Nepali Times
"Airport closed, monkeys on the runway."


. 11 October. A delayed early morning Royal Nepal Airlines flight from New Delhi is one minute from touchdown. Air traffic control sends out a warning: "Caution, cow on the runway. Request your intention?" The pilot is livid. "What am I supposed to do? Get it out of there!"
. 17 October. A Royal Bhutan flight to Paro is at the end of the runway, waiting for takeoff clearance. "Stand-by for takeoff," says the tower. "Four dogs on taxiway three."
. 17 October. A week after its flight to Lhasa hit a bird on takeoff, China Southwest Airlines' flight 407 is on approach. Tower comes on: "Airport closed, monkeys on the runway." CSA 407 holds for 10 minutes before the monkeys are chased back to Pashupati.

What is surprising about these three incidents this week is not that they happened-pilots have stopped being surprised at the diversity of fauna that Kathmandu airport seems capable of throwing up-but that they were happening when the entire tourism industry was going bananas about bird danger.

It now emerges that the near-accident on 29 September that triggered the whole bird strike scare had nothing to do with birds at all. The Royal Nepal Airlines flight RA 409 to Hong Kong had just started its takeoff run when the right engine failed with a big bang. The pilots brought the plane to a halt on the runway. The engine was a write-off, the plane was grounded for 10 days and the airline suffered colossal losses. Engineers were intrigued by the fact that there were no tell-tale signs of a bird strike: no blood, no feathers, beaks or talons embedded in the fan blades. In fact, the inside of the engine nacelle had been ripped open, the titanium alloy fan blades warped and what looked like rivet punctures. Insurance inspectors are now looking for clues about what caused the failure.

To be sure, the bird danger at Kathmandu airport is real. And the reasons for that have little to do with airport management. When an overcrowded, dirty city is encroaching on the airport perimeter, when the whole Valley is a garbage dump, when the entrails and femurs of water buffaloes sacrificed during Dasain litter the runway threshold, there is no point blaming the airport. Where we can blame the airport management is for its inability to prevent higher mammals from entering the perimeter, for allowing trash accumulation that attracts them, for being unable to deal with debris that present hazards of foreign objects being ingested into engines, and for not coping with the expansion of domestic airline traffic.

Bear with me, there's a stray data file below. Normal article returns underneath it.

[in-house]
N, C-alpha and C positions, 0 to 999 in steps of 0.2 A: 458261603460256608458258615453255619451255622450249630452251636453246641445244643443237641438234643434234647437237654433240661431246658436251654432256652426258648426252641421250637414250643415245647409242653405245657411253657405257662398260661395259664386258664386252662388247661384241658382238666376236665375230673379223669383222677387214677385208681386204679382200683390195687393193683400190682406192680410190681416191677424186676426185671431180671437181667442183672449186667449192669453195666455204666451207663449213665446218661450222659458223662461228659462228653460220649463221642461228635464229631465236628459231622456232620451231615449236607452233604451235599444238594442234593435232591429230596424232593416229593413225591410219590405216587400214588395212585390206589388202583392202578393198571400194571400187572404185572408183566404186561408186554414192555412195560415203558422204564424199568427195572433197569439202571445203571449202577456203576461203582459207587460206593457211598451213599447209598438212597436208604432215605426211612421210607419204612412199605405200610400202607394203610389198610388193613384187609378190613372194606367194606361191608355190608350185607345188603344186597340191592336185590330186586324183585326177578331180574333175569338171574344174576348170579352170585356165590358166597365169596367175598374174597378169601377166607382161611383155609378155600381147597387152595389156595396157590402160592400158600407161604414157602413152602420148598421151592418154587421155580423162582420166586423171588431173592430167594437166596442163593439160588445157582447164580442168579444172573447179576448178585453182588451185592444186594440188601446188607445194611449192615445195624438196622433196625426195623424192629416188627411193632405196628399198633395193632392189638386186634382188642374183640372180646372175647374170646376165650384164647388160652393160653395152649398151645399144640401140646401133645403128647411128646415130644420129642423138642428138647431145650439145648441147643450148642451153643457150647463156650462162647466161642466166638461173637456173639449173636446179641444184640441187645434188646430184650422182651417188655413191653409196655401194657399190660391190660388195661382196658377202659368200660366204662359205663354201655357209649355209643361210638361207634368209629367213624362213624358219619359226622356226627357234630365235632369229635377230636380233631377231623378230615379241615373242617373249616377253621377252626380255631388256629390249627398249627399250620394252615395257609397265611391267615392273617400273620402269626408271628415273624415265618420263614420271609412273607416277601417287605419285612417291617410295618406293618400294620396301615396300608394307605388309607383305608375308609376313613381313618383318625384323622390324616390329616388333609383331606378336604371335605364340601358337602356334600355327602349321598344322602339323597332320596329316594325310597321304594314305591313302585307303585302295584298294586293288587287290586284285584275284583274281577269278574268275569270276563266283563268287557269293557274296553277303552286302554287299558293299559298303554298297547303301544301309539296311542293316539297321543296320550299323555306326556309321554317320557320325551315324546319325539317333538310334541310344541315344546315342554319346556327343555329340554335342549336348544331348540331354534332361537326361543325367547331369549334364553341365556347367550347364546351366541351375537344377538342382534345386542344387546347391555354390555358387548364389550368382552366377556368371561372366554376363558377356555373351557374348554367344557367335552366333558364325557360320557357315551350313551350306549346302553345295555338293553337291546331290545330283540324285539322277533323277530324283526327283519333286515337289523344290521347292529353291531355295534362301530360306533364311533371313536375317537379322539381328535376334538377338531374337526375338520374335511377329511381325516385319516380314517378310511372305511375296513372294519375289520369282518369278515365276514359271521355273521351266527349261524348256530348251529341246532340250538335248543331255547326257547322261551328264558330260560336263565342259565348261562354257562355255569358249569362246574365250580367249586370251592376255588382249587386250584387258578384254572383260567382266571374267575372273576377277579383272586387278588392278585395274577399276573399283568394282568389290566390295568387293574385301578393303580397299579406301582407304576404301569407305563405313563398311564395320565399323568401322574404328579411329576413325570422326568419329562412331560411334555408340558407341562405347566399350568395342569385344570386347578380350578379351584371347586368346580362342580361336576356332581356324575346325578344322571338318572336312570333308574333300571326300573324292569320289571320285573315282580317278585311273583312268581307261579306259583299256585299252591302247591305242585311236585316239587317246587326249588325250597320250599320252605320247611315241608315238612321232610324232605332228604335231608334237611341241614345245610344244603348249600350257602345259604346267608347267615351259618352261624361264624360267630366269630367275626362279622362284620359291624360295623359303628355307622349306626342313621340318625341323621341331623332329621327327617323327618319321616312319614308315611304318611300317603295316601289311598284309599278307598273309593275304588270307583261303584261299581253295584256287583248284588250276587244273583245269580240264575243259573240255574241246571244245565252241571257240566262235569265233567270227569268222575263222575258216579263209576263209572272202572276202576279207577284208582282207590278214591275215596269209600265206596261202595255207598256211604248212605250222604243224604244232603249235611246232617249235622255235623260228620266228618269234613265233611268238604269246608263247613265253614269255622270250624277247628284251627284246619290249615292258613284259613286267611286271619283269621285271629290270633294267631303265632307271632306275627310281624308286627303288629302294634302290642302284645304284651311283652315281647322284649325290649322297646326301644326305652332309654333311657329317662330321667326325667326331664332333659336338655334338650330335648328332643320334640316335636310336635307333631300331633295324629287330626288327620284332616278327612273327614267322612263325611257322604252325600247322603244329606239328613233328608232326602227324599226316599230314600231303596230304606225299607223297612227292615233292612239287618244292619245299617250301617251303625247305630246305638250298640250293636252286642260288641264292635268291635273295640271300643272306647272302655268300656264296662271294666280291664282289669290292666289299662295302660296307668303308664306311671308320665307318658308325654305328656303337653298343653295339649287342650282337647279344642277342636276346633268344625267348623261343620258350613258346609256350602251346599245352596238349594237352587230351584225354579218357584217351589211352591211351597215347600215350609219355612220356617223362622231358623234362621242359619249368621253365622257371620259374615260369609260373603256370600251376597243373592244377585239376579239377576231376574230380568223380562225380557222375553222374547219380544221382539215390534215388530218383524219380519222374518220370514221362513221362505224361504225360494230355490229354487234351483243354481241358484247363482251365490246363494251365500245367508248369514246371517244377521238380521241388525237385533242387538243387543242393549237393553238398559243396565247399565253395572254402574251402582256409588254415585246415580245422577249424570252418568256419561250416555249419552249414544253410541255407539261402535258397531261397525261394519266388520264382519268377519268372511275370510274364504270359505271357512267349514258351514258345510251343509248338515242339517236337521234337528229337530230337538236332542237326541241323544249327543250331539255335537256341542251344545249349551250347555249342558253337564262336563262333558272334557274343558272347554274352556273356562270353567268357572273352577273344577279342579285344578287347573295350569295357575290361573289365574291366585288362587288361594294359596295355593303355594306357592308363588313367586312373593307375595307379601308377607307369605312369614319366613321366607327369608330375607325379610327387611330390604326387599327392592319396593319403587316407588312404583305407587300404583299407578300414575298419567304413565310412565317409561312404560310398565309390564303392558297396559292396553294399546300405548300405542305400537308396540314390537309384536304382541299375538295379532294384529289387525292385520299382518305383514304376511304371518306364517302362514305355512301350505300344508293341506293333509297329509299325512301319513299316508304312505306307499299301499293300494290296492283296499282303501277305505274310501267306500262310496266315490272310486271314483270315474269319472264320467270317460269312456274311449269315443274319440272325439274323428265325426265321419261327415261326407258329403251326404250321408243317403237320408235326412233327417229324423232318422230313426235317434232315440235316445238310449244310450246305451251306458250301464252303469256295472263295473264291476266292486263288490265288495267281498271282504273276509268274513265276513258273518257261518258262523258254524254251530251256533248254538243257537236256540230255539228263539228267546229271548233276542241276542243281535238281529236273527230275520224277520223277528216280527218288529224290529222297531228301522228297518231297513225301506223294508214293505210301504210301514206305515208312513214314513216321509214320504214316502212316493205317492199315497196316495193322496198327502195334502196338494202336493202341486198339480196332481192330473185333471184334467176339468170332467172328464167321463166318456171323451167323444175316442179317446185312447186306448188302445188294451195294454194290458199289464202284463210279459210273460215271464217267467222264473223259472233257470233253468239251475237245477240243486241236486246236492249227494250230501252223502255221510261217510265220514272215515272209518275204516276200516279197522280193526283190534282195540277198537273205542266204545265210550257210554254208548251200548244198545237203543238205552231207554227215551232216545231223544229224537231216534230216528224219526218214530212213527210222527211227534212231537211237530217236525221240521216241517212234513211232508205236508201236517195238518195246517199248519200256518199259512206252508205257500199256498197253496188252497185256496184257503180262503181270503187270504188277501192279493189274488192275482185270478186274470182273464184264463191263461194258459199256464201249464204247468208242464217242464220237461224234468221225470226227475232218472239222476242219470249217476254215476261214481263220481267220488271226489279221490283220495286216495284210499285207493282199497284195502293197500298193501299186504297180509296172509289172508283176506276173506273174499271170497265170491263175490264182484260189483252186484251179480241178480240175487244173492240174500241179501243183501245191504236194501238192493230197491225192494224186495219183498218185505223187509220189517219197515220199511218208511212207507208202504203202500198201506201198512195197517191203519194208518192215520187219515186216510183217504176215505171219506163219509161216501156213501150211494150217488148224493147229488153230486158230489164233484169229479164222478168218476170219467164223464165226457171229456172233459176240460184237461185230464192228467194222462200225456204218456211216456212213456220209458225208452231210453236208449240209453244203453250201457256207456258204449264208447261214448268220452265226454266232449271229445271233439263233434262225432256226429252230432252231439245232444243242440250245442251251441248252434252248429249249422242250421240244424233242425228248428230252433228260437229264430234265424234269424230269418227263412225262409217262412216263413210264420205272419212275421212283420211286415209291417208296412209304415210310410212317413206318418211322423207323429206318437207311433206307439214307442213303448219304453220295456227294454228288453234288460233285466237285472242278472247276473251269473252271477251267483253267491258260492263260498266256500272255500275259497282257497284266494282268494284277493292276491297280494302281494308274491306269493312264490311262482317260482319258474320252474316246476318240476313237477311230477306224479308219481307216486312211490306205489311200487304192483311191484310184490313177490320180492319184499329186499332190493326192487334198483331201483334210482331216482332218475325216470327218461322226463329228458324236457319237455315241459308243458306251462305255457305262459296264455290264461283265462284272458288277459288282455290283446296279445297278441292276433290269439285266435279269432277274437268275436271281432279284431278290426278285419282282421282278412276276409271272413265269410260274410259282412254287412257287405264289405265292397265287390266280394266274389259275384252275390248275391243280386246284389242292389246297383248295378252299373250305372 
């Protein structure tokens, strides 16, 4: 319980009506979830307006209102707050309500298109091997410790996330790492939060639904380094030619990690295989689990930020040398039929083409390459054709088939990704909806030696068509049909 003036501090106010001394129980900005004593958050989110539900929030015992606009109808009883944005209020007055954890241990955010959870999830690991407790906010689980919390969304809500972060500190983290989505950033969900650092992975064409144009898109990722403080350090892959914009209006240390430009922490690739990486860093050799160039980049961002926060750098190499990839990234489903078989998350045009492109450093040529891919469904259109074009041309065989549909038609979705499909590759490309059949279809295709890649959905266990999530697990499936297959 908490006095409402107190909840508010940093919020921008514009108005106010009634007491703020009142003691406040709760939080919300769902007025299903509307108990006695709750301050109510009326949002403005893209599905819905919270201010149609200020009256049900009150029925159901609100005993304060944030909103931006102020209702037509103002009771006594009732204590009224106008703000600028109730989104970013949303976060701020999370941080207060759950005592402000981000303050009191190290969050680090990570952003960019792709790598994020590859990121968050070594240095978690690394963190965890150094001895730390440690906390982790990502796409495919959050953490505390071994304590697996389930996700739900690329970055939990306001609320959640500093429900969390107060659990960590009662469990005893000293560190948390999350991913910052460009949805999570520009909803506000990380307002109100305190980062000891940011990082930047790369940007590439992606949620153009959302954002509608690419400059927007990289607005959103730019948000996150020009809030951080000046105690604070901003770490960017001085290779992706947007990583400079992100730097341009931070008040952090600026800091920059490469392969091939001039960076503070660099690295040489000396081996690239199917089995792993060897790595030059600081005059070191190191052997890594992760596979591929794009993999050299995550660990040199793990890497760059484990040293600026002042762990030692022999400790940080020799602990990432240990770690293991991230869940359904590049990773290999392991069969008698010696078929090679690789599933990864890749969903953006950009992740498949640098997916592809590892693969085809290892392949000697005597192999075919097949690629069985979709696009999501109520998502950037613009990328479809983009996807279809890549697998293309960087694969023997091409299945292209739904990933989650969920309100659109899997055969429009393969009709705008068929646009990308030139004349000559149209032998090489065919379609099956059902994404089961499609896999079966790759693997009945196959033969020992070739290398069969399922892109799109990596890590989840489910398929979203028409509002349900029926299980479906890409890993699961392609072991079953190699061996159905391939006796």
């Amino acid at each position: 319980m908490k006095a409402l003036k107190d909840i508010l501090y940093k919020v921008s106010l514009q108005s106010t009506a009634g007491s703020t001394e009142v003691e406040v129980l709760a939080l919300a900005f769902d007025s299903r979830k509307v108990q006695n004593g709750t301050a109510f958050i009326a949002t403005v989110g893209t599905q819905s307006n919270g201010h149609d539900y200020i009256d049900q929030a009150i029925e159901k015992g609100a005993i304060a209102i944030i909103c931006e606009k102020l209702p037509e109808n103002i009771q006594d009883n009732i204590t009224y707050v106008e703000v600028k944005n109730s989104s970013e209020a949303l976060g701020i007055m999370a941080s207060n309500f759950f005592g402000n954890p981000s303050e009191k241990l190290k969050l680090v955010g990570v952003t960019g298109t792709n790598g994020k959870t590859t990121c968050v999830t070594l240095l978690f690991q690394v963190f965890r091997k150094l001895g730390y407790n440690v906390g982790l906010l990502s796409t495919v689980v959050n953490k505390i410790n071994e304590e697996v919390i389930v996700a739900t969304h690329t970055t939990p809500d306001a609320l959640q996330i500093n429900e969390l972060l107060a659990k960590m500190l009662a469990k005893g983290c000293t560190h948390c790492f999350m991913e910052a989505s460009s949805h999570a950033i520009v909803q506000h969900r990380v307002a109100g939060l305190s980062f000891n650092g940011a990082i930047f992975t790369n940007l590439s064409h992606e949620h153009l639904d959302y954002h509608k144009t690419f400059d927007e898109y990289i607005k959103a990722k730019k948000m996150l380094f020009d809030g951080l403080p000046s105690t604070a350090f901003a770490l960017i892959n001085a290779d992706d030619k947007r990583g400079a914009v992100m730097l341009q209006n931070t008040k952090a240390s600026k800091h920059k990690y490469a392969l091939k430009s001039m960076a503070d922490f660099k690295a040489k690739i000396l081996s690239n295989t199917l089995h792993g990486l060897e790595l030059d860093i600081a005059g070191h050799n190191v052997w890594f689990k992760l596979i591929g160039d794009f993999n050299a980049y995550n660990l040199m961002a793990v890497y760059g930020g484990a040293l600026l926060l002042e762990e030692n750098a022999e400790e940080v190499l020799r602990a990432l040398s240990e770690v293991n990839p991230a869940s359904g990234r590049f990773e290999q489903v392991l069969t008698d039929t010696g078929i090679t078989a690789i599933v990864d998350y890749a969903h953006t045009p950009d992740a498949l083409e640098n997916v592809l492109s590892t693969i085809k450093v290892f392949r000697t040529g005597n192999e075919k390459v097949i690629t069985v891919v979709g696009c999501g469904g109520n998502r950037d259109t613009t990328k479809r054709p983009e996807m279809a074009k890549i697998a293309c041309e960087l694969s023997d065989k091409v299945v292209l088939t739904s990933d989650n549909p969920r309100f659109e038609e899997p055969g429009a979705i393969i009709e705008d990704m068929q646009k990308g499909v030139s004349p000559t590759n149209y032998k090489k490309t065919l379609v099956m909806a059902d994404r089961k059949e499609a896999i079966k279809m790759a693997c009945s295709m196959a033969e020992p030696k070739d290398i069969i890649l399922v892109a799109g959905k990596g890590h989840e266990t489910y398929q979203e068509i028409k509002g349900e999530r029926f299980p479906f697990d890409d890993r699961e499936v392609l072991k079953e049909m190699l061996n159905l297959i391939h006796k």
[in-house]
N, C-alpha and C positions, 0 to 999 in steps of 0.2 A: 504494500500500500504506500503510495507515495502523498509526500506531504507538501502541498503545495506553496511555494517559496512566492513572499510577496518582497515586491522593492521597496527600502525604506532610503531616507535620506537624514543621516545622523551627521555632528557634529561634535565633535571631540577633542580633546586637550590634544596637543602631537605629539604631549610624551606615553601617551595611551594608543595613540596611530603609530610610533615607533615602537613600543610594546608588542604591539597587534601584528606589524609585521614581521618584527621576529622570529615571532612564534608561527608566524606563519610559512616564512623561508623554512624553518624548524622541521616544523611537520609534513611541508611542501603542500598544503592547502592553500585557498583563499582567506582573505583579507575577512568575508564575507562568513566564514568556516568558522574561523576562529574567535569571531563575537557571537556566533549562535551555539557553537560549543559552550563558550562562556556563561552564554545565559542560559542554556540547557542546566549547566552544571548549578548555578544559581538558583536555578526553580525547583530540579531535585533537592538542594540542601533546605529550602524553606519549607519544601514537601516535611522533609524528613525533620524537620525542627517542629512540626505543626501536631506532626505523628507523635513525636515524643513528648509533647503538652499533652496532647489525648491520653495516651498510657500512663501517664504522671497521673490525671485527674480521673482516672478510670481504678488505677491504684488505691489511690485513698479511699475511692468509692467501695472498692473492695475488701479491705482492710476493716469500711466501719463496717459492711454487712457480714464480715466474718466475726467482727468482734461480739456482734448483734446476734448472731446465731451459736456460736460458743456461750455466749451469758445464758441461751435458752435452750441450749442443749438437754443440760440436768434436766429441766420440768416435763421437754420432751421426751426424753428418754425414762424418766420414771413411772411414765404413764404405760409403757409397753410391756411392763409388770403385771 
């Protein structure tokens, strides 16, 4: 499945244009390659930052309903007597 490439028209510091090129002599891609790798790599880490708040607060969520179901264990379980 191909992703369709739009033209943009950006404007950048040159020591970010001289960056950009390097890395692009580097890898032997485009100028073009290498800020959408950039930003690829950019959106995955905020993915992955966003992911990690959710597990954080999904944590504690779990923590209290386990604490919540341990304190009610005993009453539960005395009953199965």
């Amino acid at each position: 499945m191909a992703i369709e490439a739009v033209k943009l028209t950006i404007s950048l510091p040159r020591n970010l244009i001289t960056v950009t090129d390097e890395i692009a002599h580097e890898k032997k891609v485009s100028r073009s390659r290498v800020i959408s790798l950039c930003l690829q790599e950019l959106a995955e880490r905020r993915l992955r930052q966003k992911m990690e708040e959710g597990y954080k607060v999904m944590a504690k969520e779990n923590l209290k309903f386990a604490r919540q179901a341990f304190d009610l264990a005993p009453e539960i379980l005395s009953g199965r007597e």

The equipment is state-of-the-art. All-glass cockpits, fly-by-wire airliners, 50-km radius radar surveillance, but the state-of-the-airport is 19th century: perimeter fences with large gaping holes, shortcuts for humans to cross the runway, uniformed guards with airguns, and a management record that reflects the country's sorry state. An airport that is valued by its rulers more as a smugglers' den, a conduit for contraband than as the mainstay of the economy because it is the only entry point for tourists, indicates wrong priorities right at the top. One disillusioned tourism entrepreneur told us: "You can't make a quick buck chasing dogs off the apron. So how do you expect the airport to get its act together, they have a completely different preoccupation."

One misty morning last week, the airport's two jeeps were busy deploying staff to sweep up earthworms that were erupting out of the ground and slithering along the side of the runways. This is one of those years that earthworms all over Central Nepal have gone crazy-they are emerging from the soil by the trillion. On the hills of the Valley rim, they cascade down the slopes escaping a high water table caused by the prolonged monsoon. Dried by the sun, they die en masse, rotting and decaying along village trails. The airport also has a worm problem, and the raptors have a feeding frenzy. A dozen sweepers and some birdguards will not solve the problem worms. And the long-term bird meance from the city needs a national campaign.

"The airport's bird problem is an extension of the city's urban waste mis-management," says Explore Nepal's Bharat Basnet, who has been spearheading environmental activism in Kathmandu starting with diesel tempos. By coinci-dence, two of the bird-hits last week involved Lauda Air, the Austrian charter airline Basnet is the representative for. "Kathmandu is like an open garbage disposal site that is sure to attract the birds," he tells journalists on a conducted bird-watching tour of the airport this week, showing the danger posed by birds of prey soaring above the runway just as the airport's traffic peak was getting underway. But ironically, while the airport's efforts to scare away the kites seemed to be working somewhat, it was the dogs and monkeys that started creating havoc.
Environmentalists blame dumping of garbage on the Bagmati River on the northern side of the runway. It is true that this is sacrilege, and a serious pollution threat for groundwater through leaching, but activists have been going a bit overboard in blaming the river landfill for the bird hazard. All the three bird strikes this month happened at the southern end of the airport, or on the runway itself.
Eager to be seen doing something, the government, after a meeting held at the Local Development Ministry on 13 October, banned dumping of food waste and animal carcasses and prohibited animal slaughter at Jorpati, Gothatar and Mulpani Village Development Committees.

(11 JAN 2013 - 17 JAN 2013)